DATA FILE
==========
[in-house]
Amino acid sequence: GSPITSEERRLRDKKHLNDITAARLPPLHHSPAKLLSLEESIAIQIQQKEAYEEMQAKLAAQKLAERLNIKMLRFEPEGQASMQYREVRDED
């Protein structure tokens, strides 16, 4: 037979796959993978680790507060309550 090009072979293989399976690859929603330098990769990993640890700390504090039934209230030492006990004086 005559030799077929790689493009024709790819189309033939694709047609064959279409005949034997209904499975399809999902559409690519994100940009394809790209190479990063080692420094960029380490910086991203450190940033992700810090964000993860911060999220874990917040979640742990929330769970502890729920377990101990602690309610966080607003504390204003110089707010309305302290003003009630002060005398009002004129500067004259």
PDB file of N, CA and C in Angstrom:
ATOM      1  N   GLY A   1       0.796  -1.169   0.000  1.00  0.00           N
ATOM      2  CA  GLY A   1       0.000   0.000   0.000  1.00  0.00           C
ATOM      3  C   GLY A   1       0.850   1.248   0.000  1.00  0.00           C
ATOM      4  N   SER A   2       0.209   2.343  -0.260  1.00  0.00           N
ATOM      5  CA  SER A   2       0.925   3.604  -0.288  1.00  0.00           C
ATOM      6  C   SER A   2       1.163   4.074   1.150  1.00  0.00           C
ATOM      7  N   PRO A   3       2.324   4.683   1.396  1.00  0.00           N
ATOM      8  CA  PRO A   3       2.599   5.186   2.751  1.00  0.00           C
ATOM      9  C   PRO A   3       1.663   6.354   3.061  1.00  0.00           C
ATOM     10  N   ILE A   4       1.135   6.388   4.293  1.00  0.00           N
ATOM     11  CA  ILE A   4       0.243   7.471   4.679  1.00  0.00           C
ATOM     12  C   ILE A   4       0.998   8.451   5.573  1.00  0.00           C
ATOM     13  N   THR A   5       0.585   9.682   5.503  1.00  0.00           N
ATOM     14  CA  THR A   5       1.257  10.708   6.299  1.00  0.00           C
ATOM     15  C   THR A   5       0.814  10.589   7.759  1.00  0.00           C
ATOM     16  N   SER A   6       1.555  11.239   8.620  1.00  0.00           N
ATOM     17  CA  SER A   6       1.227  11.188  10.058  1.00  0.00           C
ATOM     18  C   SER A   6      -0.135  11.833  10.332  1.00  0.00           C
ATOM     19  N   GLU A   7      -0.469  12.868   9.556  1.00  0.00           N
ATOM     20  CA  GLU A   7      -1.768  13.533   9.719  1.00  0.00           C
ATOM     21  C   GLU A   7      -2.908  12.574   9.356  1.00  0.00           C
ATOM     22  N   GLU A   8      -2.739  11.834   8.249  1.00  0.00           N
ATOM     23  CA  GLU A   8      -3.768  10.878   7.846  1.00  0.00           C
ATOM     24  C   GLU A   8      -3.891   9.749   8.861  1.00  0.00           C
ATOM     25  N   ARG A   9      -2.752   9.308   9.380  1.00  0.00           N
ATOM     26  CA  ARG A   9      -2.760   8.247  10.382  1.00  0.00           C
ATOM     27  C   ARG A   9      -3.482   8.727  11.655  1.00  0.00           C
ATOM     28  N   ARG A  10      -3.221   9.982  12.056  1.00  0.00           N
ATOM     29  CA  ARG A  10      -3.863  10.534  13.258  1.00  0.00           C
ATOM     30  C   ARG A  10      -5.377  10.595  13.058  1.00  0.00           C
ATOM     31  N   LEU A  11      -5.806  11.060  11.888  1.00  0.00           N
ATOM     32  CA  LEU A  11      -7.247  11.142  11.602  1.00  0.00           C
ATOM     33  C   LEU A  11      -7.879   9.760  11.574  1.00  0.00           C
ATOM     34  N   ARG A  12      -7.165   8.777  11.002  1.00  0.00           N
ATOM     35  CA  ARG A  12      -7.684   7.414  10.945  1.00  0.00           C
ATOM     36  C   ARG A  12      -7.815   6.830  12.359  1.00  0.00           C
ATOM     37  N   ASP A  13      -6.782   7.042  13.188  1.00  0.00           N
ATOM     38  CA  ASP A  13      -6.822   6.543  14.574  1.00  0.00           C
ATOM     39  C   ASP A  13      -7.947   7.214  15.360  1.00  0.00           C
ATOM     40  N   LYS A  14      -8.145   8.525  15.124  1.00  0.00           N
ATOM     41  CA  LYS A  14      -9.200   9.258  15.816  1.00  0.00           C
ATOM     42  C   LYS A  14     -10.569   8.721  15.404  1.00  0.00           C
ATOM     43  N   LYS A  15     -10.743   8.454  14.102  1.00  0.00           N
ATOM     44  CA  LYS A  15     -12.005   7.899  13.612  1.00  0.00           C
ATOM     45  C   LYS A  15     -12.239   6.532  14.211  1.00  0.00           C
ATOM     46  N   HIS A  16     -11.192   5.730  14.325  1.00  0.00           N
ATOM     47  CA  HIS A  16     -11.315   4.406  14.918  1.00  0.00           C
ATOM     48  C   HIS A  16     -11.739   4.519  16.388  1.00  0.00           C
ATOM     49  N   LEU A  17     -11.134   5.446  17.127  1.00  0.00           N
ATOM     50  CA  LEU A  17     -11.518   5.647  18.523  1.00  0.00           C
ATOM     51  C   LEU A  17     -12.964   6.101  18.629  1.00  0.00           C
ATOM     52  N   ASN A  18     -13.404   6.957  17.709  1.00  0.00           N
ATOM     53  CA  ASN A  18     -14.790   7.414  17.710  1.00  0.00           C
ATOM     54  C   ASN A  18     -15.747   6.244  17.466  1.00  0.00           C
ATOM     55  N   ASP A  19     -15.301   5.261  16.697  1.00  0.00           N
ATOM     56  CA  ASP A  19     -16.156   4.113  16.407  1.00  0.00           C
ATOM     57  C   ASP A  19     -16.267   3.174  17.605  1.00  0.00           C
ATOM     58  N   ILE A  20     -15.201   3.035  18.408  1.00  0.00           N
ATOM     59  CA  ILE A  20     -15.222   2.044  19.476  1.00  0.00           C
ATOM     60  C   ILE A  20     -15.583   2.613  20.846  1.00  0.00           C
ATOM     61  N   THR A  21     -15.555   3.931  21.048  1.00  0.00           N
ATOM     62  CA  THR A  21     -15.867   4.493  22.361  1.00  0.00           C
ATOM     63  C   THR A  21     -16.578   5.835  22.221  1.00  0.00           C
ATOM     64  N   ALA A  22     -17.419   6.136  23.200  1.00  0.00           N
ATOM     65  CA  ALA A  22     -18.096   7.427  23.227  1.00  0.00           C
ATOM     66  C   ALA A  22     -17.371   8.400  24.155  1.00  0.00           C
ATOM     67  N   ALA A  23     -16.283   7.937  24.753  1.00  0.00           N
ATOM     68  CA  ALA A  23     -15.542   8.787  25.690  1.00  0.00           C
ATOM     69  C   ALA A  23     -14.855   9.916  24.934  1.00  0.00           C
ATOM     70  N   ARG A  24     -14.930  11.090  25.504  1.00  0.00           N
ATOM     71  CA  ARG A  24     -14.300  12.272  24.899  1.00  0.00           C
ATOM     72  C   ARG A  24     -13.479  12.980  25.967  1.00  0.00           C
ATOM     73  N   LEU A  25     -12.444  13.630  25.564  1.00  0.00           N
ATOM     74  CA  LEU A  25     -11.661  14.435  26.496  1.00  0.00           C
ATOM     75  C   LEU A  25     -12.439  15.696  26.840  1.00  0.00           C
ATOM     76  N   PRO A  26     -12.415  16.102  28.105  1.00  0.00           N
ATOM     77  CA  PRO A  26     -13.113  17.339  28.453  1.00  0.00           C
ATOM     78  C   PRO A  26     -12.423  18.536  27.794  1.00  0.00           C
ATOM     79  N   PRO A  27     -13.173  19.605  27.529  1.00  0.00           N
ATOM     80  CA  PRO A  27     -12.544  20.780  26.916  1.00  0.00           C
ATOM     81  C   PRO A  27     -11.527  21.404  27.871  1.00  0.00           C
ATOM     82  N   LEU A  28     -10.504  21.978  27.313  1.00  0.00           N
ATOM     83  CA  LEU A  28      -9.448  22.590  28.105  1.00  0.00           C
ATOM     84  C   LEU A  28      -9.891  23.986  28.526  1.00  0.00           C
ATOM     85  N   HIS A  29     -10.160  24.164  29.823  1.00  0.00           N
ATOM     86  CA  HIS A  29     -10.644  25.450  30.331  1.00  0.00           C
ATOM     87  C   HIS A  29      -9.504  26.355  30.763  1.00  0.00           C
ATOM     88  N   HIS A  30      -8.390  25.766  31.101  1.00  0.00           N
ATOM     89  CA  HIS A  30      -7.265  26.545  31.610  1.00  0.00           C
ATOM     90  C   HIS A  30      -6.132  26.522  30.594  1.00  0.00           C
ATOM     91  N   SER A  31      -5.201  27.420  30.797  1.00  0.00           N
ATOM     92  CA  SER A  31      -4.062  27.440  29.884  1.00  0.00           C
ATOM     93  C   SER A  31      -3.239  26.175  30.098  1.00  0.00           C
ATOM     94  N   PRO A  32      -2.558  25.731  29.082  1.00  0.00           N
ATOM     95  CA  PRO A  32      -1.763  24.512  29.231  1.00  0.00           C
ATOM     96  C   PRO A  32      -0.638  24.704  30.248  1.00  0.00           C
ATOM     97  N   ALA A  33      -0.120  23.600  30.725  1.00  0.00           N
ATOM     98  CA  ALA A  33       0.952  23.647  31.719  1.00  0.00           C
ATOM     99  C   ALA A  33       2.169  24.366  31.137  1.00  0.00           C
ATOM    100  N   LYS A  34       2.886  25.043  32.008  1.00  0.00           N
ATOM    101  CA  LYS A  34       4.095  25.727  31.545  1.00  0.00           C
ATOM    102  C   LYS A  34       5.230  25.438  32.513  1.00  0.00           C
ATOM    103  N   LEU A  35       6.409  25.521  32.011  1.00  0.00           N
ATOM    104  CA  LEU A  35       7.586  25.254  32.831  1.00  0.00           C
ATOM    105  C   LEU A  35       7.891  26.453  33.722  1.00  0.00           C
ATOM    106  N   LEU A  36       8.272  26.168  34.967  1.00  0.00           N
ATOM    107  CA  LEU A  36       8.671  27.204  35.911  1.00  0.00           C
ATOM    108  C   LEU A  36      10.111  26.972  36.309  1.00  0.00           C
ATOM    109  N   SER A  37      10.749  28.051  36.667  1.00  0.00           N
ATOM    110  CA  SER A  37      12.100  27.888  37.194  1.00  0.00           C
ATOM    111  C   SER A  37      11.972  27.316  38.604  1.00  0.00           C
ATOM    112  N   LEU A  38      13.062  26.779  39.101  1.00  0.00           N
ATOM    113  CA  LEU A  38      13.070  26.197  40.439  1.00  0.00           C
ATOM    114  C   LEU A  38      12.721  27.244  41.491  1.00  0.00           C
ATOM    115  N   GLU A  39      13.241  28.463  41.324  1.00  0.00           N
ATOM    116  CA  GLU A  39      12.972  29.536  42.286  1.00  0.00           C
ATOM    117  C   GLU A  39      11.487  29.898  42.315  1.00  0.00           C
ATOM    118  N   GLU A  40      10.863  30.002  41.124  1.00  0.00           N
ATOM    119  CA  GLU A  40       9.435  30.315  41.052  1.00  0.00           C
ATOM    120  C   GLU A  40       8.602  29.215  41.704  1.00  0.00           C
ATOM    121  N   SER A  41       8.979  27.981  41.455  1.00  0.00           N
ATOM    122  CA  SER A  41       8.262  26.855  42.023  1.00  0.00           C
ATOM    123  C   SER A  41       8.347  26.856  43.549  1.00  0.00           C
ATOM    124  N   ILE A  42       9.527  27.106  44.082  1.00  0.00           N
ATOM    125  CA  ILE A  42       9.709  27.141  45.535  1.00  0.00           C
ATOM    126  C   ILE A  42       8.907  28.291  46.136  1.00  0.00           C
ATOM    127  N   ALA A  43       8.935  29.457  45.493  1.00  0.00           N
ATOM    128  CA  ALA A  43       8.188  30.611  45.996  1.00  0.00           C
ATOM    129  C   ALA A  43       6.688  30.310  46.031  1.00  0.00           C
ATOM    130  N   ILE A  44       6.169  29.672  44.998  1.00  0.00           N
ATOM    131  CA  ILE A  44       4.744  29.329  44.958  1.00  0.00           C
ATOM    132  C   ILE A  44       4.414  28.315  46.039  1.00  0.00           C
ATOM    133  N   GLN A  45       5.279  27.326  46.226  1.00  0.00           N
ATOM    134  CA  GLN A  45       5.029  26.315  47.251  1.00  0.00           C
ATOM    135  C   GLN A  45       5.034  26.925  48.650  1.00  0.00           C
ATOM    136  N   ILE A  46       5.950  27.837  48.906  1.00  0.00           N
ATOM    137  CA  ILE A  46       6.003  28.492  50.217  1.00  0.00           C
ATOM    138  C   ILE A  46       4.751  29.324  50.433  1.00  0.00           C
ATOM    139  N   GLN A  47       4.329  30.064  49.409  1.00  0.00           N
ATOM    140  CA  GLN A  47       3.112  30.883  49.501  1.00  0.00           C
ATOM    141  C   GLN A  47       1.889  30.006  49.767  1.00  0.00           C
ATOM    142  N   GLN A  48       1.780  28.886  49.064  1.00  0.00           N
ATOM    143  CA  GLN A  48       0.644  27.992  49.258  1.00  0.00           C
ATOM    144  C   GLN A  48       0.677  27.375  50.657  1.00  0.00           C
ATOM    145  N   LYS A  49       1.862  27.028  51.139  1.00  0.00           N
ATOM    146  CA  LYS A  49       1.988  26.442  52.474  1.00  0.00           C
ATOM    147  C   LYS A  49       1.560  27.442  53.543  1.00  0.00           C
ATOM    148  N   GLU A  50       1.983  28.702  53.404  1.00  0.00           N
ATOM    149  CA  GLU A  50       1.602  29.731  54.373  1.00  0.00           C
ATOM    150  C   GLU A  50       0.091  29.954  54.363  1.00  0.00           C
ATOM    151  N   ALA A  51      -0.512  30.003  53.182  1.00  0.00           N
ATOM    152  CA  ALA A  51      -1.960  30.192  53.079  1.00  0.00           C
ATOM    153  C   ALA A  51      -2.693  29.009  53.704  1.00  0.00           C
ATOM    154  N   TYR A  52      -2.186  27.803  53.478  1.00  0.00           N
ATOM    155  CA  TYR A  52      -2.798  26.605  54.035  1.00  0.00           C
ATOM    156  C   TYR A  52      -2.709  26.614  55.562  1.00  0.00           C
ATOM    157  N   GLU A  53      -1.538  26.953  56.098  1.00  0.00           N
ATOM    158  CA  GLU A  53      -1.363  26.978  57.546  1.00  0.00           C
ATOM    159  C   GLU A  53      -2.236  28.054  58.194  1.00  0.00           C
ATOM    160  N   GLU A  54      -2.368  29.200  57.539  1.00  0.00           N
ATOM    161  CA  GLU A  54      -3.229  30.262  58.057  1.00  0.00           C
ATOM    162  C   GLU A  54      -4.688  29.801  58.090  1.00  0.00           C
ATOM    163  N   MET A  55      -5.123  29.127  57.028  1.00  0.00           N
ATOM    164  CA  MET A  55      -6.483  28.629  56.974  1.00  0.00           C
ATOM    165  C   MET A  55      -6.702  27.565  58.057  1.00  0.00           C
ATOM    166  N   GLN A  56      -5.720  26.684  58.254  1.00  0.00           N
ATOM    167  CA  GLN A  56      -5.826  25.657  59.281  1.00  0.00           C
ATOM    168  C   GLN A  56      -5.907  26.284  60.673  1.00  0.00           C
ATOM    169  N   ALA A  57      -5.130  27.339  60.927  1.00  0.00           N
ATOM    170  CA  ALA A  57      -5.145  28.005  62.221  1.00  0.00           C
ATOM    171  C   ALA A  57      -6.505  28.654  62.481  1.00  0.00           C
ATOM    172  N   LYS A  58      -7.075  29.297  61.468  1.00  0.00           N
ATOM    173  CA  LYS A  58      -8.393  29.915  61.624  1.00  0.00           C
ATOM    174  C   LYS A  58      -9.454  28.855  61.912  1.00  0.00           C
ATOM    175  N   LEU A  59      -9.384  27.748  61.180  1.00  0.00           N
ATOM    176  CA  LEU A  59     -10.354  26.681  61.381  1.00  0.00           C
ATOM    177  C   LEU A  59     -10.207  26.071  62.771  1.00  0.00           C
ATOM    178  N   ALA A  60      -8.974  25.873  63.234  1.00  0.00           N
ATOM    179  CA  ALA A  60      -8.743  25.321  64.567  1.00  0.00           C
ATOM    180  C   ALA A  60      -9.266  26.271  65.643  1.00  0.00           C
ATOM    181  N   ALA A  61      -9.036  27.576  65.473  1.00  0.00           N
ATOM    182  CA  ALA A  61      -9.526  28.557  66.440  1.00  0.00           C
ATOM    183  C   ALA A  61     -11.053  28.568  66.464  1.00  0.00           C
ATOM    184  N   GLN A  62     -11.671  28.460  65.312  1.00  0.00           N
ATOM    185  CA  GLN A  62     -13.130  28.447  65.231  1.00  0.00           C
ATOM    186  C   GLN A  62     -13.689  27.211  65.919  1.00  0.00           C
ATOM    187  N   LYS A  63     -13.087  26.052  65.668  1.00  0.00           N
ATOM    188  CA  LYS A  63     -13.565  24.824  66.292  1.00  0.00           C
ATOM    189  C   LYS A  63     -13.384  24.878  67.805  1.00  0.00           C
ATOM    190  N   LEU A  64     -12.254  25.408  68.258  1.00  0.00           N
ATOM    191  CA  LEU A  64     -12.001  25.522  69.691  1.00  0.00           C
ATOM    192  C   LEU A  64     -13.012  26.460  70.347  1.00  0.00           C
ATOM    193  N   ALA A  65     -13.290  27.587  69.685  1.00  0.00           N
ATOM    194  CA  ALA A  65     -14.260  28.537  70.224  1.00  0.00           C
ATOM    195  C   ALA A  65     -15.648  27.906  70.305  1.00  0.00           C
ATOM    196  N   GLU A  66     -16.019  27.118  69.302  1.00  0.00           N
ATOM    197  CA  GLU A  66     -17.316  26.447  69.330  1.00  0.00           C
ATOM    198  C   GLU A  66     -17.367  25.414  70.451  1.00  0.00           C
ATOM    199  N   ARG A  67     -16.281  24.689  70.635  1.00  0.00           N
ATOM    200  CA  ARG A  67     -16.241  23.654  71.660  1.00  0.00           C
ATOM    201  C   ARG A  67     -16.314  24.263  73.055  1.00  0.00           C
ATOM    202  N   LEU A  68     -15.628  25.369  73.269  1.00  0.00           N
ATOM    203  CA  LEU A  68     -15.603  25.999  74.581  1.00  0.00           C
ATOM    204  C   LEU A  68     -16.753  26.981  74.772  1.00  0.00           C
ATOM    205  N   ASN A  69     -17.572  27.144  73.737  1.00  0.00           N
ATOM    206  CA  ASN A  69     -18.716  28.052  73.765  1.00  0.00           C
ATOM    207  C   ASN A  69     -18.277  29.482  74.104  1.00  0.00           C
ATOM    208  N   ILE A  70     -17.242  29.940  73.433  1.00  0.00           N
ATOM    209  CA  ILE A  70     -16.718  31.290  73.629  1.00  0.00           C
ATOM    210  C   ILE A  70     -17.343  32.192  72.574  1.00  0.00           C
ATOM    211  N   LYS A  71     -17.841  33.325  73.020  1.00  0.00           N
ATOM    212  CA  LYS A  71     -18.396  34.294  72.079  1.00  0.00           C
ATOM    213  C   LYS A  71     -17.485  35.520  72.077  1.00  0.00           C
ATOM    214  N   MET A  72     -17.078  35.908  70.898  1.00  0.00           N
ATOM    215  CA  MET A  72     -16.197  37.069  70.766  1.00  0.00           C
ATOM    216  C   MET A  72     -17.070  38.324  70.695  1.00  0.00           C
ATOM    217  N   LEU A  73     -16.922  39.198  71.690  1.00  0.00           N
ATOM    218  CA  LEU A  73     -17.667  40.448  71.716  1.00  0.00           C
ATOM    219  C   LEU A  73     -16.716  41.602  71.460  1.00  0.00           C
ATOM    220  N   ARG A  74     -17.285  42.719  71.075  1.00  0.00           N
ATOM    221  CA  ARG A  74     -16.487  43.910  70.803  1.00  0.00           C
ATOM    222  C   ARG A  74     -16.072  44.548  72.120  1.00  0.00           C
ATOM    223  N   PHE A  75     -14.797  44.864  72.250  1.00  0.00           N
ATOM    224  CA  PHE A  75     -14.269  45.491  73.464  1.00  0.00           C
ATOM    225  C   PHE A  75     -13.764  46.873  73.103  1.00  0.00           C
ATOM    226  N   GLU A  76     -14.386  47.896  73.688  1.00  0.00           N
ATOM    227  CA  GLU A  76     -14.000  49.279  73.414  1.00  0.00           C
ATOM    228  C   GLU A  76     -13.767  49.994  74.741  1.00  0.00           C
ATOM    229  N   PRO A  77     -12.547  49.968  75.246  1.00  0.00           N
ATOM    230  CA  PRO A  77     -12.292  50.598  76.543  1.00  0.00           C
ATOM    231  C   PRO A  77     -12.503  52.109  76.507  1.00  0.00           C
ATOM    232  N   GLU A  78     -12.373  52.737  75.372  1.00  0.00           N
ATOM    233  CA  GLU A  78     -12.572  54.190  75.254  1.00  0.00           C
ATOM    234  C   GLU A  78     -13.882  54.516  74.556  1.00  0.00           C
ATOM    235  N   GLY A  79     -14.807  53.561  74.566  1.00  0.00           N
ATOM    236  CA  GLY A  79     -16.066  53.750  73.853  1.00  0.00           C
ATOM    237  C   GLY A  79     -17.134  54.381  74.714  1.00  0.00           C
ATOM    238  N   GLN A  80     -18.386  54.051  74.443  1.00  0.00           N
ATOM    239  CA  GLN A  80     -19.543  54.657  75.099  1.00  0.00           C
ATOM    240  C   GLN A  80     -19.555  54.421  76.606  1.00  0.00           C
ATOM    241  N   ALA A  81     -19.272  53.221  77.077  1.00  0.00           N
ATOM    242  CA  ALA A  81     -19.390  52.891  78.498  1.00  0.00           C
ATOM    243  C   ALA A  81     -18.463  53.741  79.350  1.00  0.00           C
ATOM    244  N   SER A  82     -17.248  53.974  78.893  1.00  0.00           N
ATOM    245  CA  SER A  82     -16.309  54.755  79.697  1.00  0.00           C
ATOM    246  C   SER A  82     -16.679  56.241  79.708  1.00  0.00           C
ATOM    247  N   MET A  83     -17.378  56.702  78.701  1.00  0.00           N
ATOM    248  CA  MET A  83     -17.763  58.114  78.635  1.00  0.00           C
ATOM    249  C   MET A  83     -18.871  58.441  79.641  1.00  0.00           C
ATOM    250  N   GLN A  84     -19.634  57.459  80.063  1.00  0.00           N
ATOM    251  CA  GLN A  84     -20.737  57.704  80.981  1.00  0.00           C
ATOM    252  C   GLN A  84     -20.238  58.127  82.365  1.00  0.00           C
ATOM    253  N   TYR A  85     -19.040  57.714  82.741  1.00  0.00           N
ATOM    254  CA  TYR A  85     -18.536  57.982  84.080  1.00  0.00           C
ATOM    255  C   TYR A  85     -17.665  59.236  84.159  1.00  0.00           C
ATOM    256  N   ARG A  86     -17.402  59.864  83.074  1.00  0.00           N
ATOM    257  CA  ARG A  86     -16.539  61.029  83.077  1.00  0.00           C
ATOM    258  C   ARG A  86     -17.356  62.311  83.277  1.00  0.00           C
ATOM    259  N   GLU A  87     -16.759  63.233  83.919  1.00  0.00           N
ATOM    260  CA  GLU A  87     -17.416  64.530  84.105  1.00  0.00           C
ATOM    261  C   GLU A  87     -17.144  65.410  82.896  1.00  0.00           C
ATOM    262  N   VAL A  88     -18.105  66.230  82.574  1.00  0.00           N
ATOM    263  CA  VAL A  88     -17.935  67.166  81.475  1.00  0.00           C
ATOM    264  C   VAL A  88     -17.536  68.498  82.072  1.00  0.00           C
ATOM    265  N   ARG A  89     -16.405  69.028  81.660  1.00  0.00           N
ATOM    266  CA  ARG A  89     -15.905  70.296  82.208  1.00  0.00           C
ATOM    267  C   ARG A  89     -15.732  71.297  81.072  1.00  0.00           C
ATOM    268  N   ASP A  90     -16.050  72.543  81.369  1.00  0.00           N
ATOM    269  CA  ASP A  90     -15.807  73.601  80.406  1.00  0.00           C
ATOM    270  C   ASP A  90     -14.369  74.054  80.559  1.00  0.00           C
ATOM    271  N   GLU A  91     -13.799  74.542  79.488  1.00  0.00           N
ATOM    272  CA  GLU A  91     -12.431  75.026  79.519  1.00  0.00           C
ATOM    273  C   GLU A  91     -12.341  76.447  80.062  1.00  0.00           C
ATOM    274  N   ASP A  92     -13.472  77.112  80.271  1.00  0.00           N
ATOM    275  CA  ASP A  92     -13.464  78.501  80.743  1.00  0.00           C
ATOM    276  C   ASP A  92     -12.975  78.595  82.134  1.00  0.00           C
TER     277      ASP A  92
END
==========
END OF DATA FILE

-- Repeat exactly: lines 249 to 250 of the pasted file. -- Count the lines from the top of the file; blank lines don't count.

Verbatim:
ATOM    245  CA  SER A  82     -16.309  54.755  79.697  1.00  0.00           C
ATOM    246  C   SER A  82     -16.679  56.241  79.708  1.00  0.00           C